Richard and Huw had studied at university together and are both dyed-in-the-wool petrolheads, between them also owning a Porsche 996, Mercedes G-Wagen, Mercedes SL, and an E90 M3 Saloon. With Huw’s brother emigrating to Australia, Richard was the perfect candidate to step in and buy out his share.
“Richard is six-feet eight-inches tall, while my brother and I are much more vertically challenged at circa five-feet eight-inches, so there were a few adjustments to be made,” Huw laughs. “When Richard was test-fitted in the car we discovered that the rollcage was too close to his helmet, and this resulted in major parts of the ’cage being removed, redesigned and reinstalled to ensure that it complied with the regulations and was safe. Richard had to have a custom seat made to accommodate his height too – Corbeau were very helpful, suggesting a seat based on models it sells in Scandinavian countries where people are generally taller. We’re also considering a sliding pedal box to give Richard a little more legroom.” Adjustability is key with two disparate body shapes taking it in turns behind the wheel; Huw has a sort of booster seat arrangement to get him into the right position, but it’s cooler than it sounds!
Now, as interiors go, they don’t come a lot more forthright than this car’s pared-back effort. The absence of carpets, doorcards or, of course, most of the seats means that the dash is the first thing to draw the eye, and it’s an item that’s taken rather a lot of work to perfect. The custom switch panel was designed specifically to ape that of Huw’s other race car, to save the effort of having to teach his musclememory a new layout, while the dash itself is a flocked affair that’s been reshaped to custom specs, with the instrument binnacle now housing a clever DigiDash 2 readout. You’ll also spot an Accusump reservoir in there. “Chris Randall explained when I bought the car that the Accusump was used by Alpina in the ’70s,” Huw elaborates. “They were used as an alternative to a dry sump. The system employs a bottle of pressurised oil which plumbs into the main oil gallery, so when you get oil-surge there is another supply available. Chris tells me that Alpina used it on the E9 CSL Batmobile racers.”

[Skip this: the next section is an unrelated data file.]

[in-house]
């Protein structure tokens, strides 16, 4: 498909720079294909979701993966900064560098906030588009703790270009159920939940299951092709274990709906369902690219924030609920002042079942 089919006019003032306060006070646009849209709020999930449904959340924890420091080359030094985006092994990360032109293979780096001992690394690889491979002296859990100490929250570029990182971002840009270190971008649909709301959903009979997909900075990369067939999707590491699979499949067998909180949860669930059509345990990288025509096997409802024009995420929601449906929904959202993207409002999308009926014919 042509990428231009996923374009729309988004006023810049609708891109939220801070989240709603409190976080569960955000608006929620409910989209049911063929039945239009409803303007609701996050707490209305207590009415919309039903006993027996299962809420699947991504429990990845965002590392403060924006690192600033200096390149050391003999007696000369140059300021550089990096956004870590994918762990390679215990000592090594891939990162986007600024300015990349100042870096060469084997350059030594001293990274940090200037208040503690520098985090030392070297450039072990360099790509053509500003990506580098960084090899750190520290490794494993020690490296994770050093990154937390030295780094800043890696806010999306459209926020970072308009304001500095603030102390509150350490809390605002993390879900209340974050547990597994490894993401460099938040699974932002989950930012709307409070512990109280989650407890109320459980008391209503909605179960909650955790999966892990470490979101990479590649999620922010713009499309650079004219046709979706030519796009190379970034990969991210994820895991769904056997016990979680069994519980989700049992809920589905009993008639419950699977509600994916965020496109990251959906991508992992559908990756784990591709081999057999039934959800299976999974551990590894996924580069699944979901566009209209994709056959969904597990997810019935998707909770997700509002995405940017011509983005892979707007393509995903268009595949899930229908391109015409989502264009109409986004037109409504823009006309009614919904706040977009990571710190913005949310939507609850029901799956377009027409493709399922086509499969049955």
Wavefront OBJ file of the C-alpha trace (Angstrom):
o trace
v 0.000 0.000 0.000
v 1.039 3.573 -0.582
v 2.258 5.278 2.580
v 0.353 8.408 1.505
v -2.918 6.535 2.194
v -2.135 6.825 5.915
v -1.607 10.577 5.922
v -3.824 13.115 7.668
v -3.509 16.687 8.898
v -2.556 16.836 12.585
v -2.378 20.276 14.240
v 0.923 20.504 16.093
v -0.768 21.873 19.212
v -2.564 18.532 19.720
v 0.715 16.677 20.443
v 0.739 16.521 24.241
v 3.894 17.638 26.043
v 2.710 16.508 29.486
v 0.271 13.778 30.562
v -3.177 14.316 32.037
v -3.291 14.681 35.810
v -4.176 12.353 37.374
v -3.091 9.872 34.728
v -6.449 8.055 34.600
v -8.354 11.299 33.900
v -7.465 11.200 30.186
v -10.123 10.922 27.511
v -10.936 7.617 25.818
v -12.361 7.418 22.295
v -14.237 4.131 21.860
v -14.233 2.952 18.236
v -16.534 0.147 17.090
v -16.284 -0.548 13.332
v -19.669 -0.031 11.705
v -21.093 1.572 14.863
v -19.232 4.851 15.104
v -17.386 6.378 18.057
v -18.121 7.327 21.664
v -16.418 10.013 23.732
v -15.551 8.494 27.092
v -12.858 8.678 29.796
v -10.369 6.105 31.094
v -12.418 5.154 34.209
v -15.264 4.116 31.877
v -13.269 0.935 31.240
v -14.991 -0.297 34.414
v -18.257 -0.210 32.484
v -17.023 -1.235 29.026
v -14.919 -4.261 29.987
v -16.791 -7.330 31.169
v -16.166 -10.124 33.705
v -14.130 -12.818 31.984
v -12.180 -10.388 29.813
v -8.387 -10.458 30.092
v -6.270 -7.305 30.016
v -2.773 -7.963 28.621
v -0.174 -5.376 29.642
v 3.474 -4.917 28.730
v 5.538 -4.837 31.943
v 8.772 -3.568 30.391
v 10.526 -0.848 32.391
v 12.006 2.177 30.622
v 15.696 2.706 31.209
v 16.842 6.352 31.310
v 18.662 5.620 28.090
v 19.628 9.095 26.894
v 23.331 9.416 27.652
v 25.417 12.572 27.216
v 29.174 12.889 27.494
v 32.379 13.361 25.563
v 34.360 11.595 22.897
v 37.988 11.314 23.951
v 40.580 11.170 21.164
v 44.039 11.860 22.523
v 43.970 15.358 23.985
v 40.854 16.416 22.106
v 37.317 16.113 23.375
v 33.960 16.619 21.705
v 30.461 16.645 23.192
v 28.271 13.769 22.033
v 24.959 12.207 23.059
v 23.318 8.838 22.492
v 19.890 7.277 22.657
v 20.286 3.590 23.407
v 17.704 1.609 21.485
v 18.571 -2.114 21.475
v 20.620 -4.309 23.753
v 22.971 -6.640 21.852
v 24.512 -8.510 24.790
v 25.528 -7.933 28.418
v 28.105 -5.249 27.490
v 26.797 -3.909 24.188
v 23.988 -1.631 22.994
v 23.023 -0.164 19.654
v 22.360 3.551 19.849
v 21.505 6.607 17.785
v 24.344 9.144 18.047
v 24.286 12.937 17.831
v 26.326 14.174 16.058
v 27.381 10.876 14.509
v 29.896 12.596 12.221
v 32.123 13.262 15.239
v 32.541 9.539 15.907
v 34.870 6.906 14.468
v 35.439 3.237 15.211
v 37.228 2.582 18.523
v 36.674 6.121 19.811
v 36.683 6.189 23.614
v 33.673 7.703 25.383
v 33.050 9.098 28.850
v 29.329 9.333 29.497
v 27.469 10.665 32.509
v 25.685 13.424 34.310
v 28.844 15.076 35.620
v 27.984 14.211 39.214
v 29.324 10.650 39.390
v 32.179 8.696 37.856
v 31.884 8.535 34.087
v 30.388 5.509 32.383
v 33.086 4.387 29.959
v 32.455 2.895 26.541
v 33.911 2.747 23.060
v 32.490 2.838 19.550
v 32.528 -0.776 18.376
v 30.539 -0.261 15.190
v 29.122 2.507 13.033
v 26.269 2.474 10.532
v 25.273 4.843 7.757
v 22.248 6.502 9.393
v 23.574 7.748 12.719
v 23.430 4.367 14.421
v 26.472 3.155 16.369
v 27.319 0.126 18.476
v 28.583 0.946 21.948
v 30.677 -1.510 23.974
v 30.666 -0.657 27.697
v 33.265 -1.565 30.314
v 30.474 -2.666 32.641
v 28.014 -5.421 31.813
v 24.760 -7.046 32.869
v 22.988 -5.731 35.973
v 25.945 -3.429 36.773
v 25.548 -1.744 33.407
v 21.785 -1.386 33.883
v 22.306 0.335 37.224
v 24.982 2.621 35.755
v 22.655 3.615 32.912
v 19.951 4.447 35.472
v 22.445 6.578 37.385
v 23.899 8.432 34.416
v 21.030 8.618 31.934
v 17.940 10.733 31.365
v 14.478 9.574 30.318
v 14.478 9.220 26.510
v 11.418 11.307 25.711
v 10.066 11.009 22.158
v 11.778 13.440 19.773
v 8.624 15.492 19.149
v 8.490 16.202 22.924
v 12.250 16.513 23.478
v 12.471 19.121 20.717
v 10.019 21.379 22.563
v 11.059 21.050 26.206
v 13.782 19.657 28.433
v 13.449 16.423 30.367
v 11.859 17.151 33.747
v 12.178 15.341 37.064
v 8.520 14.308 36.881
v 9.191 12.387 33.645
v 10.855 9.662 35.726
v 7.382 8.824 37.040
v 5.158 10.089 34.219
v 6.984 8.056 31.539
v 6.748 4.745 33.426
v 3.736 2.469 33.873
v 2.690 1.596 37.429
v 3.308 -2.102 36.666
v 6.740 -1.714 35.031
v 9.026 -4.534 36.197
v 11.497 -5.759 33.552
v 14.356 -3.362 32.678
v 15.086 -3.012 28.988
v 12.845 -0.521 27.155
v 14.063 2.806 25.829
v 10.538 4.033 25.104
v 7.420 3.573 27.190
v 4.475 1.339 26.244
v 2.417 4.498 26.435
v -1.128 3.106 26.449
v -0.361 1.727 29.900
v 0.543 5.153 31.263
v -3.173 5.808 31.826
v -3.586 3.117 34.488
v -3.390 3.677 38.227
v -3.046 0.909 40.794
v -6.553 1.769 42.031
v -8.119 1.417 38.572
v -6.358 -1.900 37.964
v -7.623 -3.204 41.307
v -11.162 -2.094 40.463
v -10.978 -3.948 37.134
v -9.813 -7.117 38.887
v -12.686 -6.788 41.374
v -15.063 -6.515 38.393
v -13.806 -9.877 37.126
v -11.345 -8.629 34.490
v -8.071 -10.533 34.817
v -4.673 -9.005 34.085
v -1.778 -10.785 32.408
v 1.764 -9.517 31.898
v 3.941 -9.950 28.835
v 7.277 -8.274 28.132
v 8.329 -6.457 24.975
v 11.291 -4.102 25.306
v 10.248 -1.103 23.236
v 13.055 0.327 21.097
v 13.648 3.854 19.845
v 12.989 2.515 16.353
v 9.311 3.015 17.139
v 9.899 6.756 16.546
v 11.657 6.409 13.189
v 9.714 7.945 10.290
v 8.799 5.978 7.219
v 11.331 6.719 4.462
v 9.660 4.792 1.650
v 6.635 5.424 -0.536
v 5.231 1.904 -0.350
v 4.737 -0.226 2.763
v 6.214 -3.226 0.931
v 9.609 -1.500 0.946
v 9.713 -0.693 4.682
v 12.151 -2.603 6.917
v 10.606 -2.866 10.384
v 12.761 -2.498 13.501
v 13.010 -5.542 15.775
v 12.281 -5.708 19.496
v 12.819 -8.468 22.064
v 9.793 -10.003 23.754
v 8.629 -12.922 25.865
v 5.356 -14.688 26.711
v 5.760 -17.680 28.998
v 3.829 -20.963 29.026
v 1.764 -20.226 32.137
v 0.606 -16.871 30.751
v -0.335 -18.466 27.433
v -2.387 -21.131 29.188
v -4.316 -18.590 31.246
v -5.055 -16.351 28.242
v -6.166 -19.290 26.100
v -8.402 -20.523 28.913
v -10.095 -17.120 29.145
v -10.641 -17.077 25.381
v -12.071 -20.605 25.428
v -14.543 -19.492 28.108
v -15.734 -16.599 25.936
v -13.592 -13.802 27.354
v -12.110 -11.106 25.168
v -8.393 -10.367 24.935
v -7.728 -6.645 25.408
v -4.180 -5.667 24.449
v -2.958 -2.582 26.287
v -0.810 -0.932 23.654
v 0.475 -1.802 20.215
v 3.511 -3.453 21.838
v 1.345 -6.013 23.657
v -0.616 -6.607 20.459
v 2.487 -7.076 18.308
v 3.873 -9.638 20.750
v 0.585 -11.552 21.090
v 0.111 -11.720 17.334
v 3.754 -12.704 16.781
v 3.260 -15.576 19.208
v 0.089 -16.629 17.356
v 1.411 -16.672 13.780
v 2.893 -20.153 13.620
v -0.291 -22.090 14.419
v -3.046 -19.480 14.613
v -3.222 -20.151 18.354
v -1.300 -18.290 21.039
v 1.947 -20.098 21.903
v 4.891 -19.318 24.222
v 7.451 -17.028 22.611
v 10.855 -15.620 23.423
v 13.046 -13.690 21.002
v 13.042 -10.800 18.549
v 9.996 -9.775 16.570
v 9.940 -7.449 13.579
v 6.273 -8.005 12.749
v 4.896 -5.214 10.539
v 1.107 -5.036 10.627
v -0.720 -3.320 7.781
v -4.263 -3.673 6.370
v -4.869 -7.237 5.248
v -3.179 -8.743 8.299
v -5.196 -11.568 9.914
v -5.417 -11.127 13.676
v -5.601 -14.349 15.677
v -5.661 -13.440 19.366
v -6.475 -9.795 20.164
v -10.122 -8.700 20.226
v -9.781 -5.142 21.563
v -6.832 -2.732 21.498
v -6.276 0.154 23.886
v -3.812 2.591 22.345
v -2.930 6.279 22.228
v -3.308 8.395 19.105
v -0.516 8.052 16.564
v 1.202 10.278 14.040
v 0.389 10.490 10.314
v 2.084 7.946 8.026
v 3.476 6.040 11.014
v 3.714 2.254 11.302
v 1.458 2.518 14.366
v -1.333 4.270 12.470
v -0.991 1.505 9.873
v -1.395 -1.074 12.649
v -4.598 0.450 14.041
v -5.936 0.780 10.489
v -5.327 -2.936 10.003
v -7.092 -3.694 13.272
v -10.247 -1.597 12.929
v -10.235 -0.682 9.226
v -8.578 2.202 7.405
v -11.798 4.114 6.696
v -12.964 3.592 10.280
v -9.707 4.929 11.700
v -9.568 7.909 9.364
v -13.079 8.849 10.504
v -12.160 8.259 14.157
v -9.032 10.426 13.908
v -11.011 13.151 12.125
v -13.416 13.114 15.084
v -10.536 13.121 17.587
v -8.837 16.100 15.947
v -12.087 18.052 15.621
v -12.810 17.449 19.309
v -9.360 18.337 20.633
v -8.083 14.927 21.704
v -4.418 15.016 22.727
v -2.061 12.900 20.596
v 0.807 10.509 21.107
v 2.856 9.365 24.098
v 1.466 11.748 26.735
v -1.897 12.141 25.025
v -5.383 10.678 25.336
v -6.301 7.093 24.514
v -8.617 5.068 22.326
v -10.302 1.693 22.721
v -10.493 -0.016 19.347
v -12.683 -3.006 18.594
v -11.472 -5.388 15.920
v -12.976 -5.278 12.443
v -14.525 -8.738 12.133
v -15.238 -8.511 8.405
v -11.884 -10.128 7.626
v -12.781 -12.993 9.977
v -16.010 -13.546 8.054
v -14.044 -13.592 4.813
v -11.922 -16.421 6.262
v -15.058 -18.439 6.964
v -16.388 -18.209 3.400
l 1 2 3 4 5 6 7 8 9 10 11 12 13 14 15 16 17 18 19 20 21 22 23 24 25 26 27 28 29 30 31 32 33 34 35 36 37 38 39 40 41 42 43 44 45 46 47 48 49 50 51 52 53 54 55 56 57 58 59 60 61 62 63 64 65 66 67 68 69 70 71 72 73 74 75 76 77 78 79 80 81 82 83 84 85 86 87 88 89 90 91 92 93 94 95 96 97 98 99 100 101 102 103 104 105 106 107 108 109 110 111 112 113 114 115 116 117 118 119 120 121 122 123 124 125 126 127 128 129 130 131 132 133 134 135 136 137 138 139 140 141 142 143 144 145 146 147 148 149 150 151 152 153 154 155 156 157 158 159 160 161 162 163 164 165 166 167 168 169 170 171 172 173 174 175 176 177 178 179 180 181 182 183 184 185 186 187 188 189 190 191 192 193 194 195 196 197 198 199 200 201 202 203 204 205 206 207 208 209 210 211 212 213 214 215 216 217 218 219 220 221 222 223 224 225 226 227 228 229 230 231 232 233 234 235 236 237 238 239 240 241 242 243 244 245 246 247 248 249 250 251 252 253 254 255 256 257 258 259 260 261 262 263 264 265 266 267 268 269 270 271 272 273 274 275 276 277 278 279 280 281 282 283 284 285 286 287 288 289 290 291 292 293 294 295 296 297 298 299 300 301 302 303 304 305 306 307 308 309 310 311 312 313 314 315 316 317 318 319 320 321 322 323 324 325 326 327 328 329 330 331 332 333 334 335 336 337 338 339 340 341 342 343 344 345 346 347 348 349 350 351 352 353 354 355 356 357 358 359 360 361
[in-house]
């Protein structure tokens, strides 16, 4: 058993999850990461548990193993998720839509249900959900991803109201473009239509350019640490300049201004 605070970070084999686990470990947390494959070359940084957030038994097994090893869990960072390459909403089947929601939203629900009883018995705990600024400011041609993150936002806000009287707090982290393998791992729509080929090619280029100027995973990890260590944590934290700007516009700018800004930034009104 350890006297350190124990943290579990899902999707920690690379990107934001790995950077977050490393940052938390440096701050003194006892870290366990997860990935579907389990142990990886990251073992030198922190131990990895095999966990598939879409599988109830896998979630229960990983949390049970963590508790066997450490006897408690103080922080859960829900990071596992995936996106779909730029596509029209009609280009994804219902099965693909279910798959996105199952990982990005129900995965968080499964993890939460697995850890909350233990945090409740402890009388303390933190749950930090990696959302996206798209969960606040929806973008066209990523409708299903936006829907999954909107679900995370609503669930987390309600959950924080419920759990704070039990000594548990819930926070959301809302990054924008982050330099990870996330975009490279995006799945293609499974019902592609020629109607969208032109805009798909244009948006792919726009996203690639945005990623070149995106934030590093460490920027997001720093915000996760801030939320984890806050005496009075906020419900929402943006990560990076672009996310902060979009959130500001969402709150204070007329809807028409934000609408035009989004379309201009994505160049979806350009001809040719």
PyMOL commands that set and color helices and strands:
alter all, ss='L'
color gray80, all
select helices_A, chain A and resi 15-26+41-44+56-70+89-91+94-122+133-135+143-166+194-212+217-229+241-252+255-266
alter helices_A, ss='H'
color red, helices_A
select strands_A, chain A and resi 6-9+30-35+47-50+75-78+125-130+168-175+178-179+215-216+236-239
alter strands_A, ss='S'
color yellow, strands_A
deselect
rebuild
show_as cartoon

This sort of purposeful setup is all in-keeping with the brutal nature of what’s going on under the bonnet; while the S38 may be in a relatively stock state of tune (Huw gathers that it’s had some work prior to his ownership, and is in the process of finding out more), it’s still serving up a mighty 360bhp-odd in a relatively featherweight shell, and that’s more than enough to justify the chunky 750iL brakes that you’ll find at each corner.
“With any build of this nature, there are inevitably lots of custom parts that take time to make,” says Huw. “I couldn’t find any decent bumpers, so manufactured some glassfibre ones, and I’m really pleased with the results.
“The car hasn’t been anywhere as yet, other than a shakedown session at our local sprint circuit at Llandow,” he continues. “The session went really well, and nothing fell off! And the car always receives great reactions whenever I post updates online. We’ve recently acquired another set of wheels, and will be fitting slicks ready to start getting to know the car in 2017. The intention is to do several track days with tuition this year, with a view to racing in 2018.” All of which sounds very sensible – there’s nothing to be gained by rushing into these things like a bull in the proverbial crockery emporium, only to stuff it into the barriers first time out. Huw and Richard clearly intend to take a few scalps with this boisterously Tango’d E28, and every step of the process thus far proves that they’re keen to do things properly. The Mr Potato Head approach has served them well in the project’s chrysalis phase – now it’s ready to emerge as a shimmering butterfly, and they’re primed to switch allegiances to Team Buzz. To infinity, and beyond!
TECHNICAL DATA FILE E28 RACE CAR
ENGINE AND TRANSMISSION: S38B38 (E34 M5) 3.8-litre straight-six – c.360bhp, cold air induction, custom stainless steel exhaust system, E34 M5 six-speed transmission – rebuilt with heavy-duty springs and external oil cooler
CHASSIS: 9.5×16-inch (front) and 10.5×16-inch (rear) ET11 Wagner-Tuning split-rims, 245/45 (f) and 265/45 (r) Kumho Ecsta V700 tyres, 750iL front and rear brakes with EBC Orange Stuff pads (inc. custom rears), Gaz coilovers – solid-mounted where possible, front strut brace
EXTERIOR: Zaprace arches and front airdam, carbon-fibre bonnet, carbon-fibre bootlid, glass windscreen; all other windows polycarbonate, fire extinguisher and electrical cut-out pull cords
INTERIOR: Custom flocked dash, DigiDash 2 display, custom switch panel, Momo steering wheel with quickrelease, Corbeau race seat, six-point TRS harness, plumbed-in FIA extinguisher system, Accusump oil reservoir, multi-point rollcage with door bars, 8.5-gallon foam filled alloy fuel tank
THANKS: “Thanks go to everyone involved in getting the car to the condition that it is in now, but mainly Stuart.”